What should a course on critical thinking include?

What should a course on critical thinking include?

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Re: What should a course on critical thinking include?

#21  Postby igorfrankensteen » Sep 11, 2014 11:51 am

Oh, and also film making. Just because people have heard of CGI and stuntmen, doesn't mean that they can't still be fooled by video that has simply been PRESENTED cleverly.
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Re: What should a course on critical thinking include?

#22  Postby surreptitious57 » Sep 11, 2014 12:34 pm

The difference between evidence and proof

The false equivalence between popularity and truth

The manipulation of statistics to falsely determine something

Accepting that some questions may not have definitive answers to them

Avoiding emotional reasoning as a justification for rejecting or accepting something
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Re: What should a course on critical thinking include?

#23  Postby orpheus » Sep 11, 2014 1:55 pm

Mazille wrote:Maybe you could incorporate an insight into our inherent limitations of thought and perception, which can bias our understanding of the world. I did the gorilla experiment with a group of my students a couple of years ago and it worked like a charm. They were in their first semester of a social science-y discipline, though and knew next to nothing about anything, so it was rather easy to baffle and surprise them with it.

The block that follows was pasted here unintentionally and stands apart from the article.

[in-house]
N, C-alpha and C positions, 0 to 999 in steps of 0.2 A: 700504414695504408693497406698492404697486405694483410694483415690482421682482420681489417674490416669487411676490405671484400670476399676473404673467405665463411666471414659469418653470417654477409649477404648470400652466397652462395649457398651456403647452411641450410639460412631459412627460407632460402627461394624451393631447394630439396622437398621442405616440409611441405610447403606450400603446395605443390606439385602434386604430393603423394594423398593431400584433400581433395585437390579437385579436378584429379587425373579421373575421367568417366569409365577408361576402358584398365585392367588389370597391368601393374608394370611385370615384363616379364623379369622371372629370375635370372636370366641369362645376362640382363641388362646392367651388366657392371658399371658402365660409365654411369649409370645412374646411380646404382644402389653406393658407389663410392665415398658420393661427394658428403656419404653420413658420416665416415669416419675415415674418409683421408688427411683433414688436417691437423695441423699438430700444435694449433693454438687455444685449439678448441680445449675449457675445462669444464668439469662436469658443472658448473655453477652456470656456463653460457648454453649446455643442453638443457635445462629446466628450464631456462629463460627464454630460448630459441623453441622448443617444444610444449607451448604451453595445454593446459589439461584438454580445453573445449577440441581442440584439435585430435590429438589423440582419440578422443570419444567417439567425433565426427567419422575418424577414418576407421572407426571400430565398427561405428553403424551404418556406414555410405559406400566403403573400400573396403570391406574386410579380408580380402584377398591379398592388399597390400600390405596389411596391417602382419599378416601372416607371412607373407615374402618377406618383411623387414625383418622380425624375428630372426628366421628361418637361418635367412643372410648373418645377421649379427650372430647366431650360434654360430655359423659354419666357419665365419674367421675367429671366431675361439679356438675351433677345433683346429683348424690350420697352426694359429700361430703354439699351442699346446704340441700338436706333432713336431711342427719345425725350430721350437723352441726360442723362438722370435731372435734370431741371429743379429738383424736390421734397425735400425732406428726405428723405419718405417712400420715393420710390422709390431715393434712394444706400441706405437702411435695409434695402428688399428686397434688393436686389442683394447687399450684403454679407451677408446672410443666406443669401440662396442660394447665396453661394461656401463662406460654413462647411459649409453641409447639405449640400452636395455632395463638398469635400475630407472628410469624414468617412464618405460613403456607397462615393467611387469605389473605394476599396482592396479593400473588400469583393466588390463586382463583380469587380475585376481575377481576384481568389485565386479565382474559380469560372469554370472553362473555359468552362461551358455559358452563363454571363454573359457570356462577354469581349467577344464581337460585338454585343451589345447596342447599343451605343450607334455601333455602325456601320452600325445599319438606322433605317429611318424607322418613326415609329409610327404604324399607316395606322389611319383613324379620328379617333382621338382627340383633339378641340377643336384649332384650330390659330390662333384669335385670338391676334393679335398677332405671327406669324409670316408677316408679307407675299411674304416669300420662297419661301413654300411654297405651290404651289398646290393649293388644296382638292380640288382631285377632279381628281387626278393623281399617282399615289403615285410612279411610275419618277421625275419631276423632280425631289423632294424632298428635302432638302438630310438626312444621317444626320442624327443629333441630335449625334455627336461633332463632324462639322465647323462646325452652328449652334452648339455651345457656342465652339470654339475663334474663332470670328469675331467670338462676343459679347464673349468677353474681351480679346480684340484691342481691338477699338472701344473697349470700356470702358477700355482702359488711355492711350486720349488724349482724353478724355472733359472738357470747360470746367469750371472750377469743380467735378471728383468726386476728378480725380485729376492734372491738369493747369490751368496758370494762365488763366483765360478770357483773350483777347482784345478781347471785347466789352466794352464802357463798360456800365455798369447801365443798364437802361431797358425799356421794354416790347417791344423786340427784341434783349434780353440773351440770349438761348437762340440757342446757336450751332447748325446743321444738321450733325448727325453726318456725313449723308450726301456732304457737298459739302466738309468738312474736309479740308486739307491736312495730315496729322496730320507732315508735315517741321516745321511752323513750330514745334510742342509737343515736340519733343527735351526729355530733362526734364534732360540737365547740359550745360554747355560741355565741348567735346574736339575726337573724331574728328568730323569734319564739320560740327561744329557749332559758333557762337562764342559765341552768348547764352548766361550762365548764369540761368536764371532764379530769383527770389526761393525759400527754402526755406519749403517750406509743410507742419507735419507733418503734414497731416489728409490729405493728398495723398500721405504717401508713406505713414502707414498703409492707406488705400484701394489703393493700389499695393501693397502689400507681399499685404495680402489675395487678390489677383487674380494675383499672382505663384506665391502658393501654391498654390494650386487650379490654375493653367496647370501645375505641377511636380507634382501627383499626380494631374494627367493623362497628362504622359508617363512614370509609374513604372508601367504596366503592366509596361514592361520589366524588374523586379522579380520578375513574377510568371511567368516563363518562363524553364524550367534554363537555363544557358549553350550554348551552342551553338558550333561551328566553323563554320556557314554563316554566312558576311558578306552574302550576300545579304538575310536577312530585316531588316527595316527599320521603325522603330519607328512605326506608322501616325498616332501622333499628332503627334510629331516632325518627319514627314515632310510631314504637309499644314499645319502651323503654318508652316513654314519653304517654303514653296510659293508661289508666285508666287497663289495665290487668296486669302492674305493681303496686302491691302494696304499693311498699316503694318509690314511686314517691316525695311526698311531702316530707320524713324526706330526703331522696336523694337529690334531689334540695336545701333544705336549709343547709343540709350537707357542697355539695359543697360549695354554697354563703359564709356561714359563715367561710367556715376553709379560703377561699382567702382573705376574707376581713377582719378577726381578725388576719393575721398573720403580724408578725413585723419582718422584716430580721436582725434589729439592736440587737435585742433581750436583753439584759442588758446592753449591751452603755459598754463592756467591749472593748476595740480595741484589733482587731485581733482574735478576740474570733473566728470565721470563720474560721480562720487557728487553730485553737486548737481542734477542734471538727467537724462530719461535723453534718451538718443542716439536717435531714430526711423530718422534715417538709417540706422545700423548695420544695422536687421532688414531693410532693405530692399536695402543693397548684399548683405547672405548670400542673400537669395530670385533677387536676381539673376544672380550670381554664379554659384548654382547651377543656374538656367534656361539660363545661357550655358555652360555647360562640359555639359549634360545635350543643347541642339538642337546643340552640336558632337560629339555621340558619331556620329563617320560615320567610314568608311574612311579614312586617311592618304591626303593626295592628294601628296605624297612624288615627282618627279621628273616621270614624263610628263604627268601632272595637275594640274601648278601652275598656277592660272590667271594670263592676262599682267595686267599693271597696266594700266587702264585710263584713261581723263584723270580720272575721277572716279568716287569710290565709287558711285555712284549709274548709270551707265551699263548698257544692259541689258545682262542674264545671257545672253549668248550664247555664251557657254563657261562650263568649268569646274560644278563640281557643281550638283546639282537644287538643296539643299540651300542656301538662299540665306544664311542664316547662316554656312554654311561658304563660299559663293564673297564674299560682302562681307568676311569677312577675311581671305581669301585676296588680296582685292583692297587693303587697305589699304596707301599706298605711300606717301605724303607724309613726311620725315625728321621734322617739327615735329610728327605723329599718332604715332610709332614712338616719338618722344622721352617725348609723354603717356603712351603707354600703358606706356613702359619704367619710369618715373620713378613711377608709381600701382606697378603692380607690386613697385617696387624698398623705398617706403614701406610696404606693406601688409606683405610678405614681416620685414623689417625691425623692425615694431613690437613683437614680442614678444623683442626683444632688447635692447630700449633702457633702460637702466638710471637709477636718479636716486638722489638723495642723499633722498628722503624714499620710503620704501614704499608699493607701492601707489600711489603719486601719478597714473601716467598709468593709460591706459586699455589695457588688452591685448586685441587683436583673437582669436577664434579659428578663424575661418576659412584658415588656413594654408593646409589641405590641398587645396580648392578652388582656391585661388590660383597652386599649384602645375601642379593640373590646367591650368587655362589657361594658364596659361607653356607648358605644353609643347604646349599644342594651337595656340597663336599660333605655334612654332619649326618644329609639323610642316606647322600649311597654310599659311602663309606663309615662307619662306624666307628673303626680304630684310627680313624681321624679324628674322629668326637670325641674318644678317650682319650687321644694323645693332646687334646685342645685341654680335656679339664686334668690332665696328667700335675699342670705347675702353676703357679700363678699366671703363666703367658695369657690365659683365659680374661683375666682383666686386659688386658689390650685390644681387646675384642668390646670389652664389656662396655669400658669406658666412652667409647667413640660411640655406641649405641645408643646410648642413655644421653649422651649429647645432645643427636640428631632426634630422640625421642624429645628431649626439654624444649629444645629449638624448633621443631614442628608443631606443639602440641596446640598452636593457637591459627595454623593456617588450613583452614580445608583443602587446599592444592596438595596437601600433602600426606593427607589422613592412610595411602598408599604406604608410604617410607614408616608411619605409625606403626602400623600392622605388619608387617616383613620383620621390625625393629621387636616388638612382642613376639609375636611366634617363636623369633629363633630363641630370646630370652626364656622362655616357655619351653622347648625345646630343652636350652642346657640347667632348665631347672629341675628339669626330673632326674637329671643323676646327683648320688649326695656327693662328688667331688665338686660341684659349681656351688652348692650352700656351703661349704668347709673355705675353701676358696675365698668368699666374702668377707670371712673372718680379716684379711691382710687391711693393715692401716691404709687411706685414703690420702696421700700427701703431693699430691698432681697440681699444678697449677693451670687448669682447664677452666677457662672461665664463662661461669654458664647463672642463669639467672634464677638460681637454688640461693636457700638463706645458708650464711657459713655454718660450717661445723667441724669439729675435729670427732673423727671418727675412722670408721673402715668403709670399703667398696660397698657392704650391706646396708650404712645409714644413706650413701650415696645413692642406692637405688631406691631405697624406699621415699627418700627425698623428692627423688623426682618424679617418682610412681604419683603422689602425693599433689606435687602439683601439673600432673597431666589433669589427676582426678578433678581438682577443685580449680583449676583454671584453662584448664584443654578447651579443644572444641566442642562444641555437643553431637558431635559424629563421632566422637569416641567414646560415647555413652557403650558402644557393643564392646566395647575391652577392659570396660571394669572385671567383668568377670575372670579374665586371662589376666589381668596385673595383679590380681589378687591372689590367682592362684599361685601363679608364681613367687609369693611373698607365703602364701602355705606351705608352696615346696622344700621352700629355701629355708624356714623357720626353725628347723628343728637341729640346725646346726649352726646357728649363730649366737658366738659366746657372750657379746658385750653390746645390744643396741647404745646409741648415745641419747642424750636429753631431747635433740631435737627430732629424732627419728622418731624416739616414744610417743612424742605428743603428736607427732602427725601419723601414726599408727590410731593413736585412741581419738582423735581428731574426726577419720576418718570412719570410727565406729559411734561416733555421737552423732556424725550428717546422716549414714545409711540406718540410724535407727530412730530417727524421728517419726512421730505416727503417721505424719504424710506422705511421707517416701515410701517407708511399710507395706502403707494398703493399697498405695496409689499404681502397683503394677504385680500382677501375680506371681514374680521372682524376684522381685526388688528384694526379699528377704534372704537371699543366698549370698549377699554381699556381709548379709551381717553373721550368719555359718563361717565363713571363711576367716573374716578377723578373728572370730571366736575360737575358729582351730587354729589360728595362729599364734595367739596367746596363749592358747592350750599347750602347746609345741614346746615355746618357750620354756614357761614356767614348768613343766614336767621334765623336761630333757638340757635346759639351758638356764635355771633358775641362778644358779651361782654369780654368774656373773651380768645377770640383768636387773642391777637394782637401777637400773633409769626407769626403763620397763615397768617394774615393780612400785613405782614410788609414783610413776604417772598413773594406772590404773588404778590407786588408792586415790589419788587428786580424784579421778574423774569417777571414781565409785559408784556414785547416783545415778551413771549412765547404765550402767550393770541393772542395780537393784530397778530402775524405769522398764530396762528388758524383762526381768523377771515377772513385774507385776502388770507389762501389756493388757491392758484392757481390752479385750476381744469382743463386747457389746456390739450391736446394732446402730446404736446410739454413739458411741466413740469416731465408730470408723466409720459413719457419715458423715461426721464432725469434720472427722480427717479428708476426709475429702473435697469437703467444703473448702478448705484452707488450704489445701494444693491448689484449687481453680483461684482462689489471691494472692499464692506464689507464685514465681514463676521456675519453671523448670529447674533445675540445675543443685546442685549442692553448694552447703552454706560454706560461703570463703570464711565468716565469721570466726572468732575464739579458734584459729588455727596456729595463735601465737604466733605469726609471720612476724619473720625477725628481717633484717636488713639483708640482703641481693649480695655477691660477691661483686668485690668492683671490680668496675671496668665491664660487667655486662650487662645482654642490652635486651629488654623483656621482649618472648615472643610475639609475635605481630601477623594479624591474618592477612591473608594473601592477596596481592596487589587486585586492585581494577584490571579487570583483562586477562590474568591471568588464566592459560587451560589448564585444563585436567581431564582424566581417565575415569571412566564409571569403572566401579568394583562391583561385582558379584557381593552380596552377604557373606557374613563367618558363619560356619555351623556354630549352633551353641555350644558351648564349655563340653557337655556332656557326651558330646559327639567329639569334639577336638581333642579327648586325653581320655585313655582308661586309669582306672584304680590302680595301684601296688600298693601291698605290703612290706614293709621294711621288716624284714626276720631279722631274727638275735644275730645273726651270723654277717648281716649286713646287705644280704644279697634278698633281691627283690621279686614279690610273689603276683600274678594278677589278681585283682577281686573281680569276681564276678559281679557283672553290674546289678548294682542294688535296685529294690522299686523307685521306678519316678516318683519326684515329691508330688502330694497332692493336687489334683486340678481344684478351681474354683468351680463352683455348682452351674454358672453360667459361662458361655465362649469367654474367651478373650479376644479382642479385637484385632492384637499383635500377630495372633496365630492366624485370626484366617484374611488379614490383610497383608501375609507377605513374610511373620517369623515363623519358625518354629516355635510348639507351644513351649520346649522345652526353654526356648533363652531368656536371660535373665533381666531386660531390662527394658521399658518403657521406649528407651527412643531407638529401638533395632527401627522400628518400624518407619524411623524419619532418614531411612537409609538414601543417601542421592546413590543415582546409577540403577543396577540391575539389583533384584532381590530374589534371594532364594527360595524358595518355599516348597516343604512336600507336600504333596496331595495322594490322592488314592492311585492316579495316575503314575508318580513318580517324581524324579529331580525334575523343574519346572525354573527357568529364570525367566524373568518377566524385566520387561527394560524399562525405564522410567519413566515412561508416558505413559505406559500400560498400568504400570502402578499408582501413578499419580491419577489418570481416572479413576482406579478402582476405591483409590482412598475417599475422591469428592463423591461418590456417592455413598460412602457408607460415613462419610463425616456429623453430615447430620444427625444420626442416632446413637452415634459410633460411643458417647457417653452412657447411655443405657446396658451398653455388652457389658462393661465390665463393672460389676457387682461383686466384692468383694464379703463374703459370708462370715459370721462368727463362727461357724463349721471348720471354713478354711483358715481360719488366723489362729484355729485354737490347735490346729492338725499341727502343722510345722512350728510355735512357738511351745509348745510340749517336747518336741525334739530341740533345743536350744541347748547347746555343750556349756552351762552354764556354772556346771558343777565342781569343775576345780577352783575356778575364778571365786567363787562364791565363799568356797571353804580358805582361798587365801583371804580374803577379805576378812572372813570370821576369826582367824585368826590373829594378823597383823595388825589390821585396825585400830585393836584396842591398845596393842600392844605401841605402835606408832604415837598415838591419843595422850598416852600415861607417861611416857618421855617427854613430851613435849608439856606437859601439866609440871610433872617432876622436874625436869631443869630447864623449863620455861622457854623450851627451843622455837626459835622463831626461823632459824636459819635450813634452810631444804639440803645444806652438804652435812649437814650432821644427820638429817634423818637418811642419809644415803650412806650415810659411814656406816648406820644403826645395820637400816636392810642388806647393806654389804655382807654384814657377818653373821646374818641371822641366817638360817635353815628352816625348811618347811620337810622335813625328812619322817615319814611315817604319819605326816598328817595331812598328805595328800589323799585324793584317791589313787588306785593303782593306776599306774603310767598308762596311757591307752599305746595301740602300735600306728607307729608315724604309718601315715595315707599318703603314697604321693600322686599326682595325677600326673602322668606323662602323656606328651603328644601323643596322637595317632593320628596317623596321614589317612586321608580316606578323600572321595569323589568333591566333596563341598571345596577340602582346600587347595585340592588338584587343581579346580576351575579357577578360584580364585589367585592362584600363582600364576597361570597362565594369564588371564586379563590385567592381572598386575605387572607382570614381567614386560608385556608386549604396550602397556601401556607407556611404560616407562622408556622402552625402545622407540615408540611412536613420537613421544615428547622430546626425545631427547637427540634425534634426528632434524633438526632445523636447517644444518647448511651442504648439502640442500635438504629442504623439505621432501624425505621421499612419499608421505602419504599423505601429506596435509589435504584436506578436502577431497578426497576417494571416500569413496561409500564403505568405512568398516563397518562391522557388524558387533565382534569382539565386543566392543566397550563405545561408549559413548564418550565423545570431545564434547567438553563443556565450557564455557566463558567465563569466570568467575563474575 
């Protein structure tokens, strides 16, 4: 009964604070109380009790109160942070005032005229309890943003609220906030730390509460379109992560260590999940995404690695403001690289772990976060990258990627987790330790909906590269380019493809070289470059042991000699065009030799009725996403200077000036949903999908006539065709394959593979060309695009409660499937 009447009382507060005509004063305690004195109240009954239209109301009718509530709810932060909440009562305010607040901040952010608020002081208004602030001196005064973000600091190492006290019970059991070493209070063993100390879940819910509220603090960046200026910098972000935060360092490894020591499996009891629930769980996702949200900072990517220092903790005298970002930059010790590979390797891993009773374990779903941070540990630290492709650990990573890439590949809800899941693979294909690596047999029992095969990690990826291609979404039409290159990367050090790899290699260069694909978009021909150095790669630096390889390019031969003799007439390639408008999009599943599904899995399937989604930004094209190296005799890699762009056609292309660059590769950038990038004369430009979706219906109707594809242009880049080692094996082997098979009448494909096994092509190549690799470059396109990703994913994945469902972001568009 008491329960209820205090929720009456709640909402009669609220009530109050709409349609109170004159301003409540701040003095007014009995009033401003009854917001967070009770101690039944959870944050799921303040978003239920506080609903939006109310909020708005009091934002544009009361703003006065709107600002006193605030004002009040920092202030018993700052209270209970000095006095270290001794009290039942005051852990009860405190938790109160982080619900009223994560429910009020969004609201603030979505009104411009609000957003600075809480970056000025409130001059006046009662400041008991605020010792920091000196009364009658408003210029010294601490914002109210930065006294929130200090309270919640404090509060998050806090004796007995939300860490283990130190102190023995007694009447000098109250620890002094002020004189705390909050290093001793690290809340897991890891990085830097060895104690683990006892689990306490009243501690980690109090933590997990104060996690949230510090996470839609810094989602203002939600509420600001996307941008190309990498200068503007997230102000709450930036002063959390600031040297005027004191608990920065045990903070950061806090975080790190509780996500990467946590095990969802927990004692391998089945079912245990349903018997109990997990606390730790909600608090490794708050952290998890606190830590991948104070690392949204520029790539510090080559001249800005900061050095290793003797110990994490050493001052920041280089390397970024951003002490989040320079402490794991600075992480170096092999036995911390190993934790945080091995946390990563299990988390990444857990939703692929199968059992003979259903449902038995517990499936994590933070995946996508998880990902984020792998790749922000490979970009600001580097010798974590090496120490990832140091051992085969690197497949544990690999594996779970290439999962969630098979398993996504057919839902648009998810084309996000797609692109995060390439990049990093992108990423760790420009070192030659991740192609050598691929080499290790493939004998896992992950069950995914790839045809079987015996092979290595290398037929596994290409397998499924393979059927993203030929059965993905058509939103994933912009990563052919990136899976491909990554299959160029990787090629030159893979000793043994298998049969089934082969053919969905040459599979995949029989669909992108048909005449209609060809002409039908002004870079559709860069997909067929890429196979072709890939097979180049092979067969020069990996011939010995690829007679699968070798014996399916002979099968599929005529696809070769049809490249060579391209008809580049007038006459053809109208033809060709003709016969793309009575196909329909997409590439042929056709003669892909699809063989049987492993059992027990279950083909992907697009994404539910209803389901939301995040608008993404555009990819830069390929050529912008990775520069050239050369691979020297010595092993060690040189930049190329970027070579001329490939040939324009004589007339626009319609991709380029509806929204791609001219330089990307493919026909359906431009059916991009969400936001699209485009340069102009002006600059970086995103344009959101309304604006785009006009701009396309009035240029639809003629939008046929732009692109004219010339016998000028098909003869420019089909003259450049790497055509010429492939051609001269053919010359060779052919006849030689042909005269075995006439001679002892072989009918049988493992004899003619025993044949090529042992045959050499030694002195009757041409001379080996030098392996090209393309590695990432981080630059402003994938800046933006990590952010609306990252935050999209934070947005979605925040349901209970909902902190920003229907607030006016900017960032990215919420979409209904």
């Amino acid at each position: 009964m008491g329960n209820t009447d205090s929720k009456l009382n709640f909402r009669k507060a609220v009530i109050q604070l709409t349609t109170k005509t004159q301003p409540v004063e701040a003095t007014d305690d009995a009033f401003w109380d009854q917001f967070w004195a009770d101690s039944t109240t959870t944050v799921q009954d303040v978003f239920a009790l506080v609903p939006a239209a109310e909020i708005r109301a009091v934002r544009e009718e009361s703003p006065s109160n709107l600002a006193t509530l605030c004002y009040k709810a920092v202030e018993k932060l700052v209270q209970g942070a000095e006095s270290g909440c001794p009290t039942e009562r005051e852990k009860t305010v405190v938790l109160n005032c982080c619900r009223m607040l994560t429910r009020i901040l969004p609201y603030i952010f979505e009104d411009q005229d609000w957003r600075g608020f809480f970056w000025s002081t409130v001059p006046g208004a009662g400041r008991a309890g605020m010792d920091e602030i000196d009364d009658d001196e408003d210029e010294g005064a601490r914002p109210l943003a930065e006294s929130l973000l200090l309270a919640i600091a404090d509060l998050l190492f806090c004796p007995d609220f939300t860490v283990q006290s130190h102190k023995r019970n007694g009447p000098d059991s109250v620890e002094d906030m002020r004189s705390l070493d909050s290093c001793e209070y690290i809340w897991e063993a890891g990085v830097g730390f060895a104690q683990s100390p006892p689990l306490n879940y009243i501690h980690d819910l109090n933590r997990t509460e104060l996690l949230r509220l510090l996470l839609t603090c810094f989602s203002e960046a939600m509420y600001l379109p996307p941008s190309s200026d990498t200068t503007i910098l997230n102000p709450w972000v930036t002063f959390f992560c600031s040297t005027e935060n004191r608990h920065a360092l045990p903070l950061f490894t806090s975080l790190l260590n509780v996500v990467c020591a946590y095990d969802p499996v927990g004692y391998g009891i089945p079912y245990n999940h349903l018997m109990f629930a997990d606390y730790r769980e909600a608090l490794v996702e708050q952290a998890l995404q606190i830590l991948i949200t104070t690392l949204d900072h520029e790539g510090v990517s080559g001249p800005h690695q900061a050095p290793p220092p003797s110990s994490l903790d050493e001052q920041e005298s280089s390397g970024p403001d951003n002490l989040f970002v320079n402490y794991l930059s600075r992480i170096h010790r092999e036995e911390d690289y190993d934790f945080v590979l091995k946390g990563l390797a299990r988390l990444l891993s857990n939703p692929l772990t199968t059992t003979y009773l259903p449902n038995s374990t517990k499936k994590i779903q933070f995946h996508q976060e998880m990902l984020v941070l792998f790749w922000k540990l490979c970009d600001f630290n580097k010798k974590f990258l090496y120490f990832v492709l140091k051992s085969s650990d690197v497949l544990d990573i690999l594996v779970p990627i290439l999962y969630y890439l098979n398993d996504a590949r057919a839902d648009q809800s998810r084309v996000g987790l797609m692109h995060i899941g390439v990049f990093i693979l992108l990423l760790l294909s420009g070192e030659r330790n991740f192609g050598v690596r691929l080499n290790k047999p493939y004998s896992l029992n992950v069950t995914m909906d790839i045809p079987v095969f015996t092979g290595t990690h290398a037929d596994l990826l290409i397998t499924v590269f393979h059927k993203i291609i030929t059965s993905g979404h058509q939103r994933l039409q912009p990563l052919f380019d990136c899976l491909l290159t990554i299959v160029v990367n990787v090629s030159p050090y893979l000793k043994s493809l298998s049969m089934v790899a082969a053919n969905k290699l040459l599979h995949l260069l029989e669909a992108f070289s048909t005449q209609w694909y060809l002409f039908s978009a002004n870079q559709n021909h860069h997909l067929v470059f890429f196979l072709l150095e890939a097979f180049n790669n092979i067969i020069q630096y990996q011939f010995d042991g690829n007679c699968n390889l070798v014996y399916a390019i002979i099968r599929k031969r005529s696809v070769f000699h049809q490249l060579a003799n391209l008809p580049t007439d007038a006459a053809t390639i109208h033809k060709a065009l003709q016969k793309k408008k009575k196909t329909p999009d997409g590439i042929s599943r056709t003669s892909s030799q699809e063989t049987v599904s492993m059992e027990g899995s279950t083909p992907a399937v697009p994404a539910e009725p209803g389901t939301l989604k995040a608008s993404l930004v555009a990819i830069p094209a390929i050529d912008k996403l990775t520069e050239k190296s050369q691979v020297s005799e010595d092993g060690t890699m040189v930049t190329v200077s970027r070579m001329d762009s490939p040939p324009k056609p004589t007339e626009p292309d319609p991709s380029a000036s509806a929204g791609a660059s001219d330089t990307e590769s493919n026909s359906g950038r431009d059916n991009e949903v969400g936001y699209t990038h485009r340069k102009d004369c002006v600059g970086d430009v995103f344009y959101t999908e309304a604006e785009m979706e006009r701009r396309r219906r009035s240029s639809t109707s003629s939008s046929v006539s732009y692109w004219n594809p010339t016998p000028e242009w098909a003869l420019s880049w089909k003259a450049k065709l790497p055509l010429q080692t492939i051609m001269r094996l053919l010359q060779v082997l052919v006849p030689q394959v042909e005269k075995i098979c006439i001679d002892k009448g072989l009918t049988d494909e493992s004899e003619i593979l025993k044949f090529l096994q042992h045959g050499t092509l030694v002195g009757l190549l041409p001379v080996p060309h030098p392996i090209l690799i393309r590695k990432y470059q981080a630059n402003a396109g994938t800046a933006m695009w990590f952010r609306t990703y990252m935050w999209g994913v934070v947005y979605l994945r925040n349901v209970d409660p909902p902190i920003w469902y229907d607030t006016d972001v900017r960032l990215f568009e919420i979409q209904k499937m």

This gorilla experiment? If so, I can see why it worked so well — it's brilliant. It dramatically confronts one with the fallibility of one's own perceptions.

@Kasper G, I'd also recommend Carl Sagan's The Demon-Haunted World, or at least excerpts from it. (The book is very good but unevenly edited. The students probably need not read the whole thing.)

Michael Shermer has already been mentioned. You might check out his book, Why People Believe Weird Things. I read it long ago. I seem to recall that it too was uneven, but the best bits might be very helpful.
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Re: What should a course on critical thinking include?

#24  Postby igorfrankensteen » Sep 11, 2014 10:58 pm

The trick for this is that it's not WHAT people need to be taught, that's fairly obvious. The trick is, how to go about getting it all across.

Saying "teach critical thinking and skepticism" for example, sounds nice, but accomplishes nothing. You might as well end the class after standing up at the front of the room and saying

"Don't be butt-heads."
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Re: What should a course on critical thinking include?

#25  Postby murshid » Sep 12, 2014 10:51 am

orpheus wrote:@Kasper G, I'd also recommend Carl Sagan's The Demon-Haunted World

An excellent suggestion. I'd also recommend "Believing Bullshit" by Stephen Law.
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Re: What should a course on critical thinking include?

#26  Postby Alan B » Sep 12, 2014 12:39 pm

I think any course on critical thinking should include studies on how not to think critically. The creationist thought processes would be prime examples.
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Re: What should a course on critical thinking include?

#27  Postby Nicko » Sep 13, 2014 2:31 am

igorfrankensteen wrote:The trick for this is that it's not WHAT people need to be taught, that's fairly obvious. The trick is, how to go about getting it all across.

Saying "teach critical thinking and skepticism" for example, sounds nice, but accomplishes nothing. You might as well end the class after standing up at the front of the room and saying